Design firms say they continue to profit from solid development and construction growth across the region, but some leaders see signs of a slowdown in more capital-intensive sectors. They cite ongoing uncertainty in the oil-and-gas industry and tightening credit markets for some types of development as speed bumps in the current boom.
“The multifamily market [in Colorado] continues to be very active, and we’re seeing a lot more interest in condominium projects now than in the previous five years, in spite of the liability and risk issues there,” says Brit Probst, principal at Denver’s Davis Partnership. “But from what we’re hearing, securing equity and financing are becoming more difficult for our developer clients, which will naturally cool down the market sometime on the not-too-distant horizon.”
Despite jittery stock markets, many healthy construction sectors still abound: hospitality, smaller retail and multifamily projects in the private sector as well as health care, K-12 and higher-ed work on the institutional side. “Along with new health care and institutional projects, multifamily rental housing and home remodels continue to be in high demand in Colorado,” says Cathy Rosset, executive vice president/CEO of AIA Colorado. “Firms also report steady or declining demand in the office sector, although there are many tenant finishes. Higher-ed construction, though good right now, is anticipated to weaken due to state budget constraints,” she says.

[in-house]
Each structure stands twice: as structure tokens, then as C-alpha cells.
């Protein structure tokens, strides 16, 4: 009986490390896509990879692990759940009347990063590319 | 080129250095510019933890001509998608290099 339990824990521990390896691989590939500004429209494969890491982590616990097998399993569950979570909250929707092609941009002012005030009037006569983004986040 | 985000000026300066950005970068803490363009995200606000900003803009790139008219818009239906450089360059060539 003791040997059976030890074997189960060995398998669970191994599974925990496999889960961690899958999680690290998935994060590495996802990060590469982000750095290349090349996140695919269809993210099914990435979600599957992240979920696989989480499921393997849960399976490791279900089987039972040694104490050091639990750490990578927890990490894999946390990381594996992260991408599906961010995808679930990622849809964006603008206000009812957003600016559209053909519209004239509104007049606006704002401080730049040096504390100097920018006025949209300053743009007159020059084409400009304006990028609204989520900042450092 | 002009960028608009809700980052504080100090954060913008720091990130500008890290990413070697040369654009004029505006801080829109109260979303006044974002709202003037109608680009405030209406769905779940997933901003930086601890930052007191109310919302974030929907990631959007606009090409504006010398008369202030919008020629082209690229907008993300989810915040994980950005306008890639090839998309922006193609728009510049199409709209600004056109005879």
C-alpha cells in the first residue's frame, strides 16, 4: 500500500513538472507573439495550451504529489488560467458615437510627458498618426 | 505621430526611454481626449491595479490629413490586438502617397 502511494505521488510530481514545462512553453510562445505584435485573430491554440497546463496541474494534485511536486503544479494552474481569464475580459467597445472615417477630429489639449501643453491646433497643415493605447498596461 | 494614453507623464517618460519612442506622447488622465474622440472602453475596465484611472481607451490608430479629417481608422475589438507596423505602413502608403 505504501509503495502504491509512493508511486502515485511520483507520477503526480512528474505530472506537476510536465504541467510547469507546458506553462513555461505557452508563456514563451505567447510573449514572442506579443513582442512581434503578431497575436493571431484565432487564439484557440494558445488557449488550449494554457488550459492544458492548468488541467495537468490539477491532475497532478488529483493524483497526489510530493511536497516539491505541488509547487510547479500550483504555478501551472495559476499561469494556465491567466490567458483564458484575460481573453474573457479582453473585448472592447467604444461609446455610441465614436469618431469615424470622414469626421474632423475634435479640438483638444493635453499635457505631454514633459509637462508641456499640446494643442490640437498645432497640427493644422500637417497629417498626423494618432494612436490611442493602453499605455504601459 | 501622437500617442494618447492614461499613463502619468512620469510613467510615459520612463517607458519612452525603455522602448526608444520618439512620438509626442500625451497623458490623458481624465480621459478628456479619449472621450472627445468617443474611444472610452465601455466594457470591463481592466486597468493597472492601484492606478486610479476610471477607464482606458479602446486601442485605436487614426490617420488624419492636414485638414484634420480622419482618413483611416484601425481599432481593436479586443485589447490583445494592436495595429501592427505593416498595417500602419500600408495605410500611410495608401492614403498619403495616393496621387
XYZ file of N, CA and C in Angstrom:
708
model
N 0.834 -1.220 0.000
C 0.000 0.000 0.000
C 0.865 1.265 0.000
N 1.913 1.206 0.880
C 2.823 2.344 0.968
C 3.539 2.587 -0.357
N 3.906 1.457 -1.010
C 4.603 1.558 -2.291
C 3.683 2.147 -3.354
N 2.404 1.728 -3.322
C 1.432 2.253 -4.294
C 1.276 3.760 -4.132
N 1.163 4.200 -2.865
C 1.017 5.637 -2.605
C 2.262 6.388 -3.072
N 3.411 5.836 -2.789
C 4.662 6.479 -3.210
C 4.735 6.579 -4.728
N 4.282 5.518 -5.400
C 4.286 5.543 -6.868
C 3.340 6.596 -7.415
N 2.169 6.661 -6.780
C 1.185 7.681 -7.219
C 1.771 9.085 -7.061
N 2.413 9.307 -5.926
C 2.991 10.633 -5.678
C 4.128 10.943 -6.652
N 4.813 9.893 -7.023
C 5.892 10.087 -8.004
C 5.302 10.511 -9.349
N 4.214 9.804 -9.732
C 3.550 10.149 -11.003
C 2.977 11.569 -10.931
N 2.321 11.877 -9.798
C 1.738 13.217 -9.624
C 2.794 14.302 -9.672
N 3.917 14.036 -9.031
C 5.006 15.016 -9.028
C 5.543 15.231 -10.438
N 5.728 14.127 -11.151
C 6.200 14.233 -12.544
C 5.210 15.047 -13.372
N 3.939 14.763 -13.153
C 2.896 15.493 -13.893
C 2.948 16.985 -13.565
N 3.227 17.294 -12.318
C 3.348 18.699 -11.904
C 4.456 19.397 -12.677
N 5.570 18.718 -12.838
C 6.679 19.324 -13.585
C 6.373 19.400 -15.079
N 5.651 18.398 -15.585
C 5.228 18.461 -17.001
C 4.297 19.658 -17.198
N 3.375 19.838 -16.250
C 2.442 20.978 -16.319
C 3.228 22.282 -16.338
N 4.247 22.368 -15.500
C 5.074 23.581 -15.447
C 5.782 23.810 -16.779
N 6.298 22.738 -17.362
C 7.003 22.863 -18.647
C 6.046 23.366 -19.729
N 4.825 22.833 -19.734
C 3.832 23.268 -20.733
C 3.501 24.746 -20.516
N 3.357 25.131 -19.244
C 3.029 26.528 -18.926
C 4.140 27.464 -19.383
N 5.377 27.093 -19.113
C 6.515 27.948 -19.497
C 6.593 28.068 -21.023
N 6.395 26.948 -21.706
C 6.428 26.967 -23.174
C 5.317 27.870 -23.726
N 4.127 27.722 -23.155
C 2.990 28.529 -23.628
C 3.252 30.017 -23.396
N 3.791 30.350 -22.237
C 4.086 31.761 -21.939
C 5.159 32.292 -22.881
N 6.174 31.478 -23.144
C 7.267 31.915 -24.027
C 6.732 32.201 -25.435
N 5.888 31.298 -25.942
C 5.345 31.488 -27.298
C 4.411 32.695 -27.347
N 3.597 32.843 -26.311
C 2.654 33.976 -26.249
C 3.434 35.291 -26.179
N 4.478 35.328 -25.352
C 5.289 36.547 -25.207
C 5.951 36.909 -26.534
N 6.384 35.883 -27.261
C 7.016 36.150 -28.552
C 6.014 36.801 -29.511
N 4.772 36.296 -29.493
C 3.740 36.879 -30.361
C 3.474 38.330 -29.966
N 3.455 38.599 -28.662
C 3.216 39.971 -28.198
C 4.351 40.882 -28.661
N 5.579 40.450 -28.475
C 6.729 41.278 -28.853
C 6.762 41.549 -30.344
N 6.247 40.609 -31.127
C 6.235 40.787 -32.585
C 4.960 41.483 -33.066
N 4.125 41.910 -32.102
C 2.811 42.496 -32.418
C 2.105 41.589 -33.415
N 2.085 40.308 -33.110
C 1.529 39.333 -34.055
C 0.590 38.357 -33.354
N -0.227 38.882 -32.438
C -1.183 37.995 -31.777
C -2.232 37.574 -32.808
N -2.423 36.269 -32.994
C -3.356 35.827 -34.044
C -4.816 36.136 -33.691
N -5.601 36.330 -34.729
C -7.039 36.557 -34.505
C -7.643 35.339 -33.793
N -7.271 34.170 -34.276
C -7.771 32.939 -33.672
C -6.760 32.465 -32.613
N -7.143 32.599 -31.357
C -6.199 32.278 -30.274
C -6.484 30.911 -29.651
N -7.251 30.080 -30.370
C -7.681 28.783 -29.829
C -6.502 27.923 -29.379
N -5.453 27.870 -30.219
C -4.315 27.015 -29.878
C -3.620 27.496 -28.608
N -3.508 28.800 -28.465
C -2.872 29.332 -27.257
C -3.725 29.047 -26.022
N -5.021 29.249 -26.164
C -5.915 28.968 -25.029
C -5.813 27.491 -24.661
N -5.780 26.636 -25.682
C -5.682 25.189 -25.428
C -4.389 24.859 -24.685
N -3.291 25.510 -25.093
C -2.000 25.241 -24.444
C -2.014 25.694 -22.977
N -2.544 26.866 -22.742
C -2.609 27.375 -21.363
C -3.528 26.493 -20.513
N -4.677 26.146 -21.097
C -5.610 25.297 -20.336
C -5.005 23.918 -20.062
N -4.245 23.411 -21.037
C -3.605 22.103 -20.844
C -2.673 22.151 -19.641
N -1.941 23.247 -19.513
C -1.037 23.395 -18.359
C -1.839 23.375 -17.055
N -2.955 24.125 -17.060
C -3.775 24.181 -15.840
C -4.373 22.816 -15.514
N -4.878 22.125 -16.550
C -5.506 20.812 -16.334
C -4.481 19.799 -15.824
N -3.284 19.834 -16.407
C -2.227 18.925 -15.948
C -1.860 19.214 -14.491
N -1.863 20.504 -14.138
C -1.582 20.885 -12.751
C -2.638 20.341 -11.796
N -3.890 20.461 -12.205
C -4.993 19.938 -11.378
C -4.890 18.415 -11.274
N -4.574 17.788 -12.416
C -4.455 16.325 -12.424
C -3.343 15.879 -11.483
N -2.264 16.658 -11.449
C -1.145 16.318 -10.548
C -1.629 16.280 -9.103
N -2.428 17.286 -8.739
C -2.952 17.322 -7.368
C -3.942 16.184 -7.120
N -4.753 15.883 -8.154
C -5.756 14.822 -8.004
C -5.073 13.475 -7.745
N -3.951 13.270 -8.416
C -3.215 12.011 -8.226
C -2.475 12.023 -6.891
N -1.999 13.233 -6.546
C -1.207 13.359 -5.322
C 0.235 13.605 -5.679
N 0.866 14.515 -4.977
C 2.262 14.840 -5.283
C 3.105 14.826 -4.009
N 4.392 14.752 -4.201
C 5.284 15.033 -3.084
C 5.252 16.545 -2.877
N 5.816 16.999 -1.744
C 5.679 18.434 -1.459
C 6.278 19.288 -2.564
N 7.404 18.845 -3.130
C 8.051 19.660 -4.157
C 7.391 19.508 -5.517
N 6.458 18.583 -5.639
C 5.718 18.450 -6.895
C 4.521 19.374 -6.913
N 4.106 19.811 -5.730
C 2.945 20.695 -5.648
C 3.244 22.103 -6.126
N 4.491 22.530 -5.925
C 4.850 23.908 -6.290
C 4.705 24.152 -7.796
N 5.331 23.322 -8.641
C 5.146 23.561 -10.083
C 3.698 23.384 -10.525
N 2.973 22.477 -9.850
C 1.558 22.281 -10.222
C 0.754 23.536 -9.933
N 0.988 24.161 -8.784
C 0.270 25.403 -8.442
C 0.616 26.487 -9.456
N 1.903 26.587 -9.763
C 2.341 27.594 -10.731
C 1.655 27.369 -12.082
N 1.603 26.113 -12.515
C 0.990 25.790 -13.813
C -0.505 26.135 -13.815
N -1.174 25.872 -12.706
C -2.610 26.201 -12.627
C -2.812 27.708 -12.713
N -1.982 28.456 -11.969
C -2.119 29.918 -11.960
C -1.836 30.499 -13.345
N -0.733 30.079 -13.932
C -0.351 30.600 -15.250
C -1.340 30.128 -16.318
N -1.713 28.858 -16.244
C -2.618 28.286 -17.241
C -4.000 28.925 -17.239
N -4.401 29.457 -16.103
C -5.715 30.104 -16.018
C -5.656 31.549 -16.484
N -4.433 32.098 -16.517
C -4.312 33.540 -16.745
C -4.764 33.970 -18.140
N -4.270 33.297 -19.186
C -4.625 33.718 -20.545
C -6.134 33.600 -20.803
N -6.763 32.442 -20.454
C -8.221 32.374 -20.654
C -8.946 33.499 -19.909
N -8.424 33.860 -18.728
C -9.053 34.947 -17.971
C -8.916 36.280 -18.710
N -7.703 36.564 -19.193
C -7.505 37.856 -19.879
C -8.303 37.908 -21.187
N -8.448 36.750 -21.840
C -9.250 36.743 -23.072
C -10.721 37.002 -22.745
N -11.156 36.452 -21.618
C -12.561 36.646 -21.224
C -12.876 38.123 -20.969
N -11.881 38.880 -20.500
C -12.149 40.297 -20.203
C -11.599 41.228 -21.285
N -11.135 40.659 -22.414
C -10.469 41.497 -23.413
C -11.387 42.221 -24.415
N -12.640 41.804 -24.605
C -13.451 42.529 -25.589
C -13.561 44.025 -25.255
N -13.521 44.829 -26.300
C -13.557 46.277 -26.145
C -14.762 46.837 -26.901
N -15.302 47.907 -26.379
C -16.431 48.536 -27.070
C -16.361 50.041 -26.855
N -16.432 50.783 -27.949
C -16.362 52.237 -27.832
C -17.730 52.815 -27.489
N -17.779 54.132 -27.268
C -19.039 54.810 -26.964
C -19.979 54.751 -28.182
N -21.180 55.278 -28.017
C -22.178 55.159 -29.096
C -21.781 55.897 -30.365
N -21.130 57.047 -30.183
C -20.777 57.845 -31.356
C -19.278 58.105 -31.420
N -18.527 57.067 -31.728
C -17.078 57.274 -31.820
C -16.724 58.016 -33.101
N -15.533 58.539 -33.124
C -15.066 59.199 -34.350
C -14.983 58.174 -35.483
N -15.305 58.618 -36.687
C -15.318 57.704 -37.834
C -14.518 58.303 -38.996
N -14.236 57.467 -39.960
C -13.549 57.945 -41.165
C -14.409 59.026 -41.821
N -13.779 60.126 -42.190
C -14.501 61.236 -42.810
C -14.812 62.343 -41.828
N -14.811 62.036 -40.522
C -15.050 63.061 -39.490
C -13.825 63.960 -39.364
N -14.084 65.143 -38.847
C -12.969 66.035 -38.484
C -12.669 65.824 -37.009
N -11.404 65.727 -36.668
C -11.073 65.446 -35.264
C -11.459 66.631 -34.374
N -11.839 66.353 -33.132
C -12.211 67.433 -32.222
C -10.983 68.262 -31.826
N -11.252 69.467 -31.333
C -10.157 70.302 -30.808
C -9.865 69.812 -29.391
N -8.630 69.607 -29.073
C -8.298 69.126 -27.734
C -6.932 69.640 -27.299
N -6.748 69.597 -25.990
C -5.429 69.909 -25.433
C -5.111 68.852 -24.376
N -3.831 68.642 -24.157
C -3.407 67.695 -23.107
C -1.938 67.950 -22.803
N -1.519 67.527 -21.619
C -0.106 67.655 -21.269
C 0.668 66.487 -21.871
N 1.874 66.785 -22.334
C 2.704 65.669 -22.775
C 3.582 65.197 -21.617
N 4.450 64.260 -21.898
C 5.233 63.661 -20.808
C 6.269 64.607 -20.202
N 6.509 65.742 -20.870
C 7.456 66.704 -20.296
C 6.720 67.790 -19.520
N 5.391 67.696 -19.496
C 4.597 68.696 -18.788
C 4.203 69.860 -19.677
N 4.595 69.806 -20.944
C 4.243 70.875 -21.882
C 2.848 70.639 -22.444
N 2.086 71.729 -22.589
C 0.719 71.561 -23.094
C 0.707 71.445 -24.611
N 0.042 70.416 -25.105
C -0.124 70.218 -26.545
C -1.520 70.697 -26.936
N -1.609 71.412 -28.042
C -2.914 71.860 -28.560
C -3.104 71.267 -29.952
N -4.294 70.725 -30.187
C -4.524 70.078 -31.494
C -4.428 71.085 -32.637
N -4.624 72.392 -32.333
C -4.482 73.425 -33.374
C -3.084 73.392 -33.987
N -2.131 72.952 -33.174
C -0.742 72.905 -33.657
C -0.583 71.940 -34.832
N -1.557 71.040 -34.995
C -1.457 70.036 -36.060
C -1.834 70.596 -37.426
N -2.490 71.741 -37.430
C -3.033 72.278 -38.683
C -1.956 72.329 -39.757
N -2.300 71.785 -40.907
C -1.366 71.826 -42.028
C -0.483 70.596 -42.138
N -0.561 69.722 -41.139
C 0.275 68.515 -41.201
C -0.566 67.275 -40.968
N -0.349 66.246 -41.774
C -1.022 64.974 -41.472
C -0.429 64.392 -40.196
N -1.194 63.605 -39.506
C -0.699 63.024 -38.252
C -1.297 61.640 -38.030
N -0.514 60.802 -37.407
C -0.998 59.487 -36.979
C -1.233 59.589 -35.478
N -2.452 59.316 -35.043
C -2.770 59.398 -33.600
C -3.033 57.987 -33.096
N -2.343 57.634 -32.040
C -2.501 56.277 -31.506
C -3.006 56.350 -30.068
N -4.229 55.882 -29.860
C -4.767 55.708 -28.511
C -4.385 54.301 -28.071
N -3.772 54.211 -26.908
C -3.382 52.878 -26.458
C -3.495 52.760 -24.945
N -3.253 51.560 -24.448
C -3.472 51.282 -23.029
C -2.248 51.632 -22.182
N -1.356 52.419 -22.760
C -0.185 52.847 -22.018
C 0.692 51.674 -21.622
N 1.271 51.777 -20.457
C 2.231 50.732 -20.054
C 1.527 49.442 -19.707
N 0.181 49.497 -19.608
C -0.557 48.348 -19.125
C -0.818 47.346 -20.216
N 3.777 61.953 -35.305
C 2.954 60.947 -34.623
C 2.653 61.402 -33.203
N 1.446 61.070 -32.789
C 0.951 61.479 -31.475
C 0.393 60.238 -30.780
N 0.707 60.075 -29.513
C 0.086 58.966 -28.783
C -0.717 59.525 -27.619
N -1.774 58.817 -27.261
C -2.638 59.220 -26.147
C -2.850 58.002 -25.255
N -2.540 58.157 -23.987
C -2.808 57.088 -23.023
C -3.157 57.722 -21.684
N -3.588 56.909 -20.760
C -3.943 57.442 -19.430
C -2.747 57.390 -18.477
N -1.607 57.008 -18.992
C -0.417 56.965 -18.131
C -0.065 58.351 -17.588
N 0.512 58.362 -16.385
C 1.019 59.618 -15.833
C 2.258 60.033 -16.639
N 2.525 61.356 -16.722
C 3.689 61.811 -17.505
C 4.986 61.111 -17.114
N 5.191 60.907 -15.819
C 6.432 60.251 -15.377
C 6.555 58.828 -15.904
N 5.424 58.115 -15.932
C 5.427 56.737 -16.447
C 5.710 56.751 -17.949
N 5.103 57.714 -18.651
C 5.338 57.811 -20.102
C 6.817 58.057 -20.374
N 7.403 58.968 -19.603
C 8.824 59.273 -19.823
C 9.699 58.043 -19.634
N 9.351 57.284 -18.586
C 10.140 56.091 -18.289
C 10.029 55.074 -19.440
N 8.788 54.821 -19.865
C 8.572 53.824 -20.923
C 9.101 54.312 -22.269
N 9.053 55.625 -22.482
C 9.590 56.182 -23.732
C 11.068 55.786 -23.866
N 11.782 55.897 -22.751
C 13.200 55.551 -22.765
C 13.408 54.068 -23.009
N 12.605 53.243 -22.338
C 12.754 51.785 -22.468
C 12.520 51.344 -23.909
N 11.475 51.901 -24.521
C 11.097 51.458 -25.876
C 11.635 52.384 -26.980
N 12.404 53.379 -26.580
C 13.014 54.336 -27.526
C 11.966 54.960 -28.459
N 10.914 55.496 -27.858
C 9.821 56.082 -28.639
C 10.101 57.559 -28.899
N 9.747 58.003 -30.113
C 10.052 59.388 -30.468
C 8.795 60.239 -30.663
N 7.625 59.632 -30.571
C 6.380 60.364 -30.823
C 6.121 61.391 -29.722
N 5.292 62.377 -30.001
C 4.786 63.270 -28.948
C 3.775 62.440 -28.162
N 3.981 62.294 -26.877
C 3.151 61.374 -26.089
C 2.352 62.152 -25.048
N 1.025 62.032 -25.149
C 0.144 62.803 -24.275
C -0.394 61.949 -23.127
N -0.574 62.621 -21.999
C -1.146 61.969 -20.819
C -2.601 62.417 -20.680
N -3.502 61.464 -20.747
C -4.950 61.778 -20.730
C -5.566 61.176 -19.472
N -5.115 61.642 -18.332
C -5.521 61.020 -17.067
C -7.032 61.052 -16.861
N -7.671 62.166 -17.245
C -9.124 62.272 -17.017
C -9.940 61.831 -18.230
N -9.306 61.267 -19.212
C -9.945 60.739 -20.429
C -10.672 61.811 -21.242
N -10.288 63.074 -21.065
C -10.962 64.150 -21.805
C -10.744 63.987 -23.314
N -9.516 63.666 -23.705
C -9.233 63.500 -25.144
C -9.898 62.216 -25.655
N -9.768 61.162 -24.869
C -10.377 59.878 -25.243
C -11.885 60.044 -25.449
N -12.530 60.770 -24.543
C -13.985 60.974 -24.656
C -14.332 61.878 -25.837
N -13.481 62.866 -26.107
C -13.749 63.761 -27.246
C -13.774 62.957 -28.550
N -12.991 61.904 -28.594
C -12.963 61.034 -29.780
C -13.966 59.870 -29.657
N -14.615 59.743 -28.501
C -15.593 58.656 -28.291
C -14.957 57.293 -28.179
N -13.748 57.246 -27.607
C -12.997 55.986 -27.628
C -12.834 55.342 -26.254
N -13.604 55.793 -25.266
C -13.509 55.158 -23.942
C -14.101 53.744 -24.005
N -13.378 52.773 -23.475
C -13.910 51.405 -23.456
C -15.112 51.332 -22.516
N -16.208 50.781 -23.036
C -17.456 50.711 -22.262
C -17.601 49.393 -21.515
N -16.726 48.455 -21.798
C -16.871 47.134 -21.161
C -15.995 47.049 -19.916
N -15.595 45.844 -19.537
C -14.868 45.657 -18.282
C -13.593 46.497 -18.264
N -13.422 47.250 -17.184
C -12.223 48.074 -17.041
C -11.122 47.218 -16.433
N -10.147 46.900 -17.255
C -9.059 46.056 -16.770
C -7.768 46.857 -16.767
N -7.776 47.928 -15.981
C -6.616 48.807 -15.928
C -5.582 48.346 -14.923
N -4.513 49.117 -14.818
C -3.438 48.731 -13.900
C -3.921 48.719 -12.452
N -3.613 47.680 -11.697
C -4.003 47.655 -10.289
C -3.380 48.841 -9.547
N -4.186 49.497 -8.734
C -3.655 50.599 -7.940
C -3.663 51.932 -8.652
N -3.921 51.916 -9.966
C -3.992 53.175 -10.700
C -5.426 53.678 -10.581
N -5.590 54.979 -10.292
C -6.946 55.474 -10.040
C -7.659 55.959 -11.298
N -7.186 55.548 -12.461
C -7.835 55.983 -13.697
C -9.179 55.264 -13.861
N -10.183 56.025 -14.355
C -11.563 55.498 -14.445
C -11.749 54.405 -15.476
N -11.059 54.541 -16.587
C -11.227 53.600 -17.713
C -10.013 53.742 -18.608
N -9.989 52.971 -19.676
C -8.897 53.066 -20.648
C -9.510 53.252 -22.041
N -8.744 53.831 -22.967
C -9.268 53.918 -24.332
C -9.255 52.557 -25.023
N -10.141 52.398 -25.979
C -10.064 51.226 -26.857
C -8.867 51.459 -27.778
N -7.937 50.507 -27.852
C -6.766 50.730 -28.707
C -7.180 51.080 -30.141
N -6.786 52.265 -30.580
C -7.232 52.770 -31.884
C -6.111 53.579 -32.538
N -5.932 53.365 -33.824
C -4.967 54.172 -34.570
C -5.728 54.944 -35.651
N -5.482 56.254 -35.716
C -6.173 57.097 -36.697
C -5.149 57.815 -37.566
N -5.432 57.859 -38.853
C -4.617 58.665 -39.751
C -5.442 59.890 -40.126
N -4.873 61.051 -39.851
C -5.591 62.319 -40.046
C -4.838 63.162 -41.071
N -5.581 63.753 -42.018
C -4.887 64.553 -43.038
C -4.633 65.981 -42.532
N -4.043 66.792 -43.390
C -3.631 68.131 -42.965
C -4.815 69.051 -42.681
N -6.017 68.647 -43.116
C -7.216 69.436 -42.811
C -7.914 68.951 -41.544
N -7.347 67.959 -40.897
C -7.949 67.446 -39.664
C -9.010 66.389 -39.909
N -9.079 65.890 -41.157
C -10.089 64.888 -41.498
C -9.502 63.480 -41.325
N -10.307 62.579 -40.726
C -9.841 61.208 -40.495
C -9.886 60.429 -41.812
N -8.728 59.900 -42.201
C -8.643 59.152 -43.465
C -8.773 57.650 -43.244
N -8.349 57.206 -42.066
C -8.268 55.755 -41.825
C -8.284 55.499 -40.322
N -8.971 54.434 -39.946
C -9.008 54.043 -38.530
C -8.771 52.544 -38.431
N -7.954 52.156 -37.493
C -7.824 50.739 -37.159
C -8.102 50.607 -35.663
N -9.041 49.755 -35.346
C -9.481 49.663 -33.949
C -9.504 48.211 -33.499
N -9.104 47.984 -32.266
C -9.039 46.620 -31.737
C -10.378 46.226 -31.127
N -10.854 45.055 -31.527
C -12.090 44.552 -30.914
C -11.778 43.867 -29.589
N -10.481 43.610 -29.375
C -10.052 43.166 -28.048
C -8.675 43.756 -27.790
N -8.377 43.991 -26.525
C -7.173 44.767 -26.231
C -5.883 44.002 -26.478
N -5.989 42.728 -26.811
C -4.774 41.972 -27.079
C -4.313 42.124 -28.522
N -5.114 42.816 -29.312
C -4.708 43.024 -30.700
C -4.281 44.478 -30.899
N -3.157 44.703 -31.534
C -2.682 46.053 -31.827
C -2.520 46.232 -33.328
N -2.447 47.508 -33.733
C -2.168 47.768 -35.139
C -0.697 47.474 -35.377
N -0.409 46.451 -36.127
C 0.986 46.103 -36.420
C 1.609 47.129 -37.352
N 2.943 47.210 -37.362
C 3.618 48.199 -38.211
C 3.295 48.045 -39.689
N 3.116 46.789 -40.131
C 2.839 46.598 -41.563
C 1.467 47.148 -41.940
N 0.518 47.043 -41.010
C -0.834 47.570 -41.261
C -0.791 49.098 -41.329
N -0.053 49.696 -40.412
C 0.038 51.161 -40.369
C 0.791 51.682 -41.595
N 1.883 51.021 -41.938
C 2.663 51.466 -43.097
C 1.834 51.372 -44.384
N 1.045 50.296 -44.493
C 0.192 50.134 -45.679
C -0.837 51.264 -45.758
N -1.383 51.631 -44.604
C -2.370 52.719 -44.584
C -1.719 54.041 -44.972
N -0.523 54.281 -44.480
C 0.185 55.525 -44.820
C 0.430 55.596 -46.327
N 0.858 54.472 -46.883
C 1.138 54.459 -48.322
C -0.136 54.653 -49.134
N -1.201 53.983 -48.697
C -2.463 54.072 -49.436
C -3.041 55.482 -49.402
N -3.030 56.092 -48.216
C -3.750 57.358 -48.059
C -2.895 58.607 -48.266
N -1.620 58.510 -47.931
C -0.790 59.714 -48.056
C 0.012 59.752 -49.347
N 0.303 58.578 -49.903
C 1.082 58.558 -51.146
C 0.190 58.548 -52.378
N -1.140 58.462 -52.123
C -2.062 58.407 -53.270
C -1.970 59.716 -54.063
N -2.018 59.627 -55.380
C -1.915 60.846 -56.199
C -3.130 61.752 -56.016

AIA recently reported the April Architecture Billings Index was at 50.6, down from 51.9 the previous month but still showing increased demand for design activity at U.S. firms. Any score above 50 indicates an increase in design billings.
“Architects continue to report a wide range of business conditions, with unusually high variations in activity across the major categories,” says Kermit Baker, AIA chief economist. “The strong growth in design contracts suggests that firms will be reporting growth in billings over the next several months.”
Other factors behind the regional growth cycle are the steady in-migration of people in area capitals such as Denver, Salt Lake City and Boise, and the resulting increase in housing density and demand for infrastructure, especially transit.
“We are seeing more vertical mixed-use and dense commercial project opportunities, especially as edge cities become established along our transit corridors,” says Bruce McLennan, principal at Farnsworth Group Inc. in Colorado. “The price of oil is foreshadowing uncertainty in the market that may impact the current appetite for development risk. However, interest rates remain at historic lows, and capital continues to be available for quality projects,” he says.